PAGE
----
That matters much more in an environment like Gaza, where IDF will be under intense pressure to limit civilian casualties while looking to kill Hamas operatives who are indistinguishable from the surrounding population. This is a harder problem than Ukrainian forces generally encountered on battlefields or even in cities such as Mariupol where the location of adversary forces was far more important than their individual identities.
So how to get such spyware on the phones of the people of Gaza? The 2022 demonstration used a method that has been around for years: equip drones to mimic cell towers, tricking phones into connecting and downloading the software payload.
But too much reliance on digital signals intelligence could also lead to lapses. Loewenstein argues that such over-reliance may have contributed to the massive intelligence failure that allowed the Hamas attack.
“Israel’s vaunted surveillance capabilities in and around Gaza are a combination of human intelligence, often by blackmailing Palestinians who want to exit Gaza for medical or educational reasons, drones and tailored [operations],” he wrote “Before the recent Hamas attack on Israel, it was widely viewed that Israel has successfully controlled the land, sea and air borders of Gaza. What I’m hearing is that Israel, like the US after 9/11, overly relied on digital surveillance and far less on the human intelligence side in the last 5-10 years, leaving open the possibility of a major security breach.”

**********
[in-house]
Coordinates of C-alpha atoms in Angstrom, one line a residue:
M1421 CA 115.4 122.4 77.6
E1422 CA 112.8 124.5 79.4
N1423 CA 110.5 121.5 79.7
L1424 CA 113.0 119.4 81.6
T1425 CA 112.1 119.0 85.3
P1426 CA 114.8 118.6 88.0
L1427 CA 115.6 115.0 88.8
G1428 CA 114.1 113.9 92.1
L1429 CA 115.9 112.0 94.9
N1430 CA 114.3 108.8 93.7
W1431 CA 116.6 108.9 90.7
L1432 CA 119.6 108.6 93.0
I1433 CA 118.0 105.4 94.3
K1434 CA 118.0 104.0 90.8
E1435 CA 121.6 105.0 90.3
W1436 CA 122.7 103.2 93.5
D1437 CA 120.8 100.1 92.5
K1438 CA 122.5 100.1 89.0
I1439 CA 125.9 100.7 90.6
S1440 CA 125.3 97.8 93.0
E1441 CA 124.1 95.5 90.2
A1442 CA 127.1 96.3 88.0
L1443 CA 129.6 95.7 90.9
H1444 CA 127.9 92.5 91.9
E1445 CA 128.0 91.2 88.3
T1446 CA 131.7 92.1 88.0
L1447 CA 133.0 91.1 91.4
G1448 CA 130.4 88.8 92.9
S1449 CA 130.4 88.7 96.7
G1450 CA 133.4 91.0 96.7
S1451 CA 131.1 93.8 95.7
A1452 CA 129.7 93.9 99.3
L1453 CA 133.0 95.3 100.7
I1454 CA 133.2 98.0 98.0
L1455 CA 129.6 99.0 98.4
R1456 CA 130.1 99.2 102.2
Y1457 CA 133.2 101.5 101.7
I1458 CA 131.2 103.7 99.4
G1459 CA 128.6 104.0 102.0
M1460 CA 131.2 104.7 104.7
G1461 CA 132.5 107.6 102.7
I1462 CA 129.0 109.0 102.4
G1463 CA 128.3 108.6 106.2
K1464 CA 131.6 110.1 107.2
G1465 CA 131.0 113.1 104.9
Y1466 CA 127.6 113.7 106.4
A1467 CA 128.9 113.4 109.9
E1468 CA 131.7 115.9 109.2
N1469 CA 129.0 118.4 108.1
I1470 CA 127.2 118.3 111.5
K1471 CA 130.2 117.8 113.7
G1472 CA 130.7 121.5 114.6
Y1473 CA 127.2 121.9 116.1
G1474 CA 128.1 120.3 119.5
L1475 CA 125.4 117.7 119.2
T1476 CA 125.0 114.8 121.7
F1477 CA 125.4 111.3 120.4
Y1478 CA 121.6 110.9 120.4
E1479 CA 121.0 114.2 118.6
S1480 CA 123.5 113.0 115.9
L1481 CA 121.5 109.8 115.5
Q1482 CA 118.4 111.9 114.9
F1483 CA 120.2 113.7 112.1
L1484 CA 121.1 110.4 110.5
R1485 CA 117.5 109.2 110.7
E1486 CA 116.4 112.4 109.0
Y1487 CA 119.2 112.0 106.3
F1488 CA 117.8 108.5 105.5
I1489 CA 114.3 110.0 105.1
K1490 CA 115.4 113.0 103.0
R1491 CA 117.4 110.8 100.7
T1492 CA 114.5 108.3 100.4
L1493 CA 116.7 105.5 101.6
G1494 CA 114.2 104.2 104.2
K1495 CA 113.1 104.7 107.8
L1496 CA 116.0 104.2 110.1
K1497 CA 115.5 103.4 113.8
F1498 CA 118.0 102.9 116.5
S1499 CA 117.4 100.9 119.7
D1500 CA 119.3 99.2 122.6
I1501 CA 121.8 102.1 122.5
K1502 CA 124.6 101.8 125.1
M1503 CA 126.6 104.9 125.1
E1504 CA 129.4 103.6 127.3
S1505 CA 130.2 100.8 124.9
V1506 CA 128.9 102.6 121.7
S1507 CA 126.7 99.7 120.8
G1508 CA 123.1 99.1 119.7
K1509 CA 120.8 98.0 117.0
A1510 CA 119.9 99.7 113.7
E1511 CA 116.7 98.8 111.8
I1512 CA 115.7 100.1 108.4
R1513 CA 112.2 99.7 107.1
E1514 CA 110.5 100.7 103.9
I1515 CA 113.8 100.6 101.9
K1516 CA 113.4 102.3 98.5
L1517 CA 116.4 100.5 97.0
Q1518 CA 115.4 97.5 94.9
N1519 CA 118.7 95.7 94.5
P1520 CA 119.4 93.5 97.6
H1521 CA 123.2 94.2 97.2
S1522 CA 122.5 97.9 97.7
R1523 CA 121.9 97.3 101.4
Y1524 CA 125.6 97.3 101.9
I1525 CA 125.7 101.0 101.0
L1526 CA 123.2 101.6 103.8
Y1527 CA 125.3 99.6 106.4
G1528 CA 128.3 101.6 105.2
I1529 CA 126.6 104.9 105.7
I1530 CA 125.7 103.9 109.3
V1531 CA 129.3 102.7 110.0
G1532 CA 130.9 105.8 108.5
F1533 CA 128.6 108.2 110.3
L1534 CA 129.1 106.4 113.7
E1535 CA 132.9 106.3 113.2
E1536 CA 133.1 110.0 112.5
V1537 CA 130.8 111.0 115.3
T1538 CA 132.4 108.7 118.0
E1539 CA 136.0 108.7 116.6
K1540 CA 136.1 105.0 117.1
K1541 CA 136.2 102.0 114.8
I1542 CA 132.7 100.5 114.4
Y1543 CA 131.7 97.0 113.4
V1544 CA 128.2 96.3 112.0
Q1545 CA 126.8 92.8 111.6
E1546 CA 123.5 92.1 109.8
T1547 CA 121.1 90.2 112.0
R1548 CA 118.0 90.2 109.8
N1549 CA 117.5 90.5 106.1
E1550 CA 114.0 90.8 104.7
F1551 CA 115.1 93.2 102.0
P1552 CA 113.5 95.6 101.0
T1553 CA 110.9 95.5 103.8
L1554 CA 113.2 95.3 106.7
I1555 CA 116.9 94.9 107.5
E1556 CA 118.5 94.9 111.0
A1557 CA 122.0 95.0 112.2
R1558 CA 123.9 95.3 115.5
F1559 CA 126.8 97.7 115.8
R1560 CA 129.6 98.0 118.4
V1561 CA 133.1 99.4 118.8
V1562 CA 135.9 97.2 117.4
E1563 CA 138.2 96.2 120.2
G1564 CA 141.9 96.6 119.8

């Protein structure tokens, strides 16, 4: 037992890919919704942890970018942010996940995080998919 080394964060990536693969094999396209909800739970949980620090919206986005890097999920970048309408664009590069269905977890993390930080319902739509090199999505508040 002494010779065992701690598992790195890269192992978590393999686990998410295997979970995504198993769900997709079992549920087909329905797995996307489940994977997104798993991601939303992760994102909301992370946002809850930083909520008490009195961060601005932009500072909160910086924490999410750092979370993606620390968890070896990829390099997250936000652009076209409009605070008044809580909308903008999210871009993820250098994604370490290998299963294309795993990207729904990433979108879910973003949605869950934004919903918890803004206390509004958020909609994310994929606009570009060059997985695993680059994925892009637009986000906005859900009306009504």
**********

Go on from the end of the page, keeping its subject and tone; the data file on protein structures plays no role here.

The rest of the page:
Will Israel be able to use its new capabilities to limit the effects on innocent Gazans in a ground offensive? Loewenstein expressed skepticism.
“Israel’s modus operandi is causing collateral damage. It’s a tactic that’s they’ve used for decades in Palestine, Lebanon and beyond. Senior Israeli government ministers are speaking about causing excessive damage in Gaza so restraint is not on the agenda.”